ONE of the country's biggest developers has told a court he could be facing €60m of compensation claims from as many as 759 potential lawsuits over alleged building defects.
Menolly Homes, which is owned by developer Seamus Ross, is seeking an "unusual" court order granting him protection from claims for compensation and repair works.
Hundreds of homeowners claim their walls and floors are "heaving and cracking" because of allegedly defective quarrying material used to build their houses.
The mammoth court battle between Menolly Homes and the Lagan Group, who provided infill used to build houses in three estates in north Dublin, is being watched by hundreds of households, many of whom are poised to sue over "serious damage" to their homes.
The proceedings have been brought by four construction companies -- Hansfield Developments, Viking Construction, Menolly Properties and Menolly Homes -- against three companies in the Lagan group --Irish Asphalt Limited, Lagan Holdings Ltd and Lagan Construciton Ltd. The court order sought by Menolly Homes and related companies arises from alleged structural defects in houses on three estates, Drynam Hall in Kinsealy, Beaupark in Clongriffin and Myrtle in Baldoyle.
In the proceedings it is claimed that aggregate infill bought from Irish Asphalt Limited (IAL) was used in the construction of all three estates and was also used under common areas such as footpaths and roads. It is alleged to have contained unacceptable excessive levels of pyrite. The infill used by Menolly was sourced from Bay Lane, a Lagan-owned quarry near Kilshane in Dublin, but IAL rejects claims that defects in houses were caused by its quarrying material.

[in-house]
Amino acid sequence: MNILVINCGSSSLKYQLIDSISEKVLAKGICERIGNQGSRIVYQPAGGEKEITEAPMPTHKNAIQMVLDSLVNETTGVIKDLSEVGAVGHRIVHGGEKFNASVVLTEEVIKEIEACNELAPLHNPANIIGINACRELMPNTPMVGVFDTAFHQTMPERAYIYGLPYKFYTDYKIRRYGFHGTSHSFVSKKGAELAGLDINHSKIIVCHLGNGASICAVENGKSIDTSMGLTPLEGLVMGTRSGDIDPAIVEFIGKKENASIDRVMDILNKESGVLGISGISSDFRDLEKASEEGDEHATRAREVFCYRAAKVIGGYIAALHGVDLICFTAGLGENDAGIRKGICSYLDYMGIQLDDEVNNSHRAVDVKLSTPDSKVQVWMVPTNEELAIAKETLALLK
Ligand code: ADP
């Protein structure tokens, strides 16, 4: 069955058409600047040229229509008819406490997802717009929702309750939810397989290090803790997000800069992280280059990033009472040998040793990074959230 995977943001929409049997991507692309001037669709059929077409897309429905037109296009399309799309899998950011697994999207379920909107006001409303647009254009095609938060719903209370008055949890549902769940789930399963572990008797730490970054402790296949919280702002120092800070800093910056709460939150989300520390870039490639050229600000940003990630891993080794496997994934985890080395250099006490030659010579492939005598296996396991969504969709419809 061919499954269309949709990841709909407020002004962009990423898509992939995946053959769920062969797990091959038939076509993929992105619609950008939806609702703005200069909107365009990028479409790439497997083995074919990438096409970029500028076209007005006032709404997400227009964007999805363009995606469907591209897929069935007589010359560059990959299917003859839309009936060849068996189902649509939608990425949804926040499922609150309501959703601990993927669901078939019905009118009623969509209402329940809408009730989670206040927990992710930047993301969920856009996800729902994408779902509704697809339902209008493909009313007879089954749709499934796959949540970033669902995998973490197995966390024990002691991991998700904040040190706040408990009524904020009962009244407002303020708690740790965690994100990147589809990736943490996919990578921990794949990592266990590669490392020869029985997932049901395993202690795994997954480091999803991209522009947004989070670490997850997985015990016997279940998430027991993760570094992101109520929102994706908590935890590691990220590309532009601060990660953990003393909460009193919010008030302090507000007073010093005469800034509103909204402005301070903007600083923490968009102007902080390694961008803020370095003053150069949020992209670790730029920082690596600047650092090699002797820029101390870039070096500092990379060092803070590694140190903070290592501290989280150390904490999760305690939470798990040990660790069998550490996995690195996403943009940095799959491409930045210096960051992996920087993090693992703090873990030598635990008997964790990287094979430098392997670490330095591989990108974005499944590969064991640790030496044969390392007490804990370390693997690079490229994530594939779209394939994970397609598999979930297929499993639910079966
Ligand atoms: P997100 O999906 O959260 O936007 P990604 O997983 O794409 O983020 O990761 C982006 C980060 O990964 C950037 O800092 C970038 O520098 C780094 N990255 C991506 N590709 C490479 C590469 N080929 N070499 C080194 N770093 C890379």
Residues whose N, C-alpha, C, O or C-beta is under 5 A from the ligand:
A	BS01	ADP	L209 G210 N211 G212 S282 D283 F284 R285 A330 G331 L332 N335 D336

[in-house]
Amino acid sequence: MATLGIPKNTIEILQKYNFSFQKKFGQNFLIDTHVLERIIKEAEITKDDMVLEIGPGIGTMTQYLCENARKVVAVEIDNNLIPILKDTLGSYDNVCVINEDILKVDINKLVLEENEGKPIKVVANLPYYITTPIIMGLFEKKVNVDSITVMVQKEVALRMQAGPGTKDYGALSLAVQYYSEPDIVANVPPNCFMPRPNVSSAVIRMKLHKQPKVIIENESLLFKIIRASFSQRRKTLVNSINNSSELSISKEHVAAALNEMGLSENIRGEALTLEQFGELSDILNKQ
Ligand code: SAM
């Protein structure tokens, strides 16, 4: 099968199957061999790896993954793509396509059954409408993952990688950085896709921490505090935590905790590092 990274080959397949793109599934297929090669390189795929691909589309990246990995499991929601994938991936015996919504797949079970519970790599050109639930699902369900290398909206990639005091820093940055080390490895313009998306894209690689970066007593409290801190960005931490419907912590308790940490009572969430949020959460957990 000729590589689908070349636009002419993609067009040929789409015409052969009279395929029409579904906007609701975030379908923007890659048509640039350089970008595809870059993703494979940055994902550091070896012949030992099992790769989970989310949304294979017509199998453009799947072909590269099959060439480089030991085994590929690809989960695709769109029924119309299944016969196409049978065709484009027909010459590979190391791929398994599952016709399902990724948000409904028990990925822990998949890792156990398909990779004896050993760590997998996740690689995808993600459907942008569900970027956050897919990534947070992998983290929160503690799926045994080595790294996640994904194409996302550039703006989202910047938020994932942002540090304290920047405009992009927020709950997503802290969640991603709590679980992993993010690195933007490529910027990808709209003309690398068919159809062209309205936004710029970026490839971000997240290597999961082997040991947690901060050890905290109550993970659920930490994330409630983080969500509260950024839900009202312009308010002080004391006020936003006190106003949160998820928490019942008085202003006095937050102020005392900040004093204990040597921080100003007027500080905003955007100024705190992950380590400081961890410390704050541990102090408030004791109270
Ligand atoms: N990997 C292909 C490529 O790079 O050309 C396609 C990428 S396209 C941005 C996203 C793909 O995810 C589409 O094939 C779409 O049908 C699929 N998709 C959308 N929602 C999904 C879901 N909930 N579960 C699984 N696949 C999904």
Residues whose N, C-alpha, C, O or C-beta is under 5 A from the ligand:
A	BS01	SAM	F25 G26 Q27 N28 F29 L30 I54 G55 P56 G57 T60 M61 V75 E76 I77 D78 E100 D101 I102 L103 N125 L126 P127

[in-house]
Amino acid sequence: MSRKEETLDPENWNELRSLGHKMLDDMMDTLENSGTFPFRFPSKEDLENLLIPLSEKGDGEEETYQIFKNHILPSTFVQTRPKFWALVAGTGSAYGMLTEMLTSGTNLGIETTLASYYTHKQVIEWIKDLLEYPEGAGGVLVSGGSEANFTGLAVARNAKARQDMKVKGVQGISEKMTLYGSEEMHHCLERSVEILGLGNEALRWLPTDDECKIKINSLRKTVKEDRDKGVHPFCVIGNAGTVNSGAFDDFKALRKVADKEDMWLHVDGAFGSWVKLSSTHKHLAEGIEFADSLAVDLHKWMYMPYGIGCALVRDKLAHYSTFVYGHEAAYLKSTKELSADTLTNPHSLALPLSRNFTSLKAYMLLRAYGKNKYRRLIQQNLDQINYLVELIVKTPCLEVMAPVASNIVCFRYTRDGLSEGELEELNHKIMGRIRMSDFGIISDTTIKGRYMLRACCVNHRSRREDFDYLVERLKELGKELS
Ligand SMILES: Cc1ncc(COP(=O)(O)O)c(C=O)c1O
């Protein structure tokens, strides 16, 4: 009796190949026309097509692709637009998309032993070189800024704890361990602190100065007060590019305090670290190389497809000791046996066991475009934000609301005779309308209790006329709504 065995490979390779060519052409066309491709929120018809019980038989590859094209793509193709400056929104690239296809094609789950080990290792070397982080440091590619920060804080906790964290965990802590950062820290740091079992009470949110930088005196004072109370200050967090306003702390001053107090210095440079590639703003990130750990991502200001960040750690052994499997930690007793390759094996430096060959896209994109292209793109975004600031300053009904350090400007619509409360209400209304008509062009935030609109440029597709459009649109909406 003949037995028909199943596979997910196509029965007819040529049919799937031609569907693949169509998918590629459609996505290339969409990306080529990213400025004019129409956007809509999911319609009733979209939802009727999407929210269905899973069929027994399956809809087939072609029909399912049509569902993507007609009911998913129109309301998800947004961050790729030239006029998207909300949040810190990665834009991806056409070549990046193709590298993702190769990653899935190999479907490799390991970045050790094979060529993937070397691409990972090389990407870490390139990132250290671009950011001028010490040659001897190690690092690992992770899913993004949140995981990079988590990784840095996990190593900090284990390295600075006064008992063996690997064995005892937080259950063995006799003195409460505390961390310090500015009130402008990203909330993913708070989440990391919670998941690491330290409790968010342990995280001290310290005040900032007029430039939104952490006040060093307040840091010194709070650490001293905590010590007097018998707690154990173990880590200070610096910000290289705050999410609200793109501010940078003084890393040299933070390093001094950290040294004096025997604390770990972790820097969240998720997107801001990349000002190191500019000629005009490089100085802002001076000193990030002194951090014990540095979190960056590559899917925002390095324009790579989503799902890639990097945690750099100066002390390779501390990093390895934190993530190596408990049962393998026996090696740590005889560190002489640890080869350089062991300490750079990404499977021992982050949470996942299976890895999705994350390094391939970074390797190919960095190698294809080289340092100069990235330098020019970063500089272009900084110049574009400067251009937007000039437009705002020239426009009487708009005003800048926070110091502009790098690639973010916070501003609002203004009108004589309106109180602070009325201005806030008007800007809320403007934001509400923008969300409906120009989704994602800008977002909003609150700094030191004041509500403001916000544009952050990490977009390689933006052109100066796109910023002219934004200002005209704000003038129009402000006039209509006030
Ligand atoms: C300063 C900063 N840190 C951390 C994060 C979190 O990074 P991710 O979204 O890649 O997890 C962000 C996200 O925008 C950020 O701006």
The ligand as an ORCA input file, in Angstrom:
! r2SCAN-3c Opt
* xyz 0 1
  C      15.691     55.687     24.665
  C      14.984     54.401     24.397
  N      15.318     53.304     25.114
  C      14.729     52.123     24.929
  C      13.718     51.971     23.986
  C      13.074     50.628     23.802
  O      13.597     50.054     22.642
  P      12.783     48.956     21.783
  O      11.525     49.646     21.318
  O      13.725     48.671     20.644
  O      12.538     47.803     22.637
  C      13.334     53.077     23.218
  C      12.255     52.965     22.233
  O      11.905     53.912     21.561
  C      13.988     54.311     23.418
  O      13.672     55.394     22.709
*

"The only common denominator, the only constant feature in the damaged houses is the presence of Bay Lane material," Brian O'Moore, Senior Counsel for Menolly Homes told the Commercial Court yesterday.
Mr O'Moore also said that "there was something quite rotten" in the development of the Bay Lane quarry and said that a former executive at Irish Alsphalt, would say in evidence that the board of the Lagan Group was informed that the aggregate material was not fit for use. It is also claimed that in the course of applying for planning permission for the quarry, one of IAL's own geology and soils experts had data on aggregate testing conducted by Lagan witheld from him.
Professor Geoffrey Walton, who will not give evidence, is alleged to have claimed in a letter that he was advised that Lagan was not willing to disclose certain findings because of "indiscreet competitors".
Prior to problems emerging in 2005, Menolly Homes built more than 14,000 houses under the HomeBond scheme, which provides structural defect cover for new homes. Two experts were yesterday sworn in as assessors to assist the presiding judge, Mr Justice Paul Gilligan.
Dearbhail McDonald Legal Editor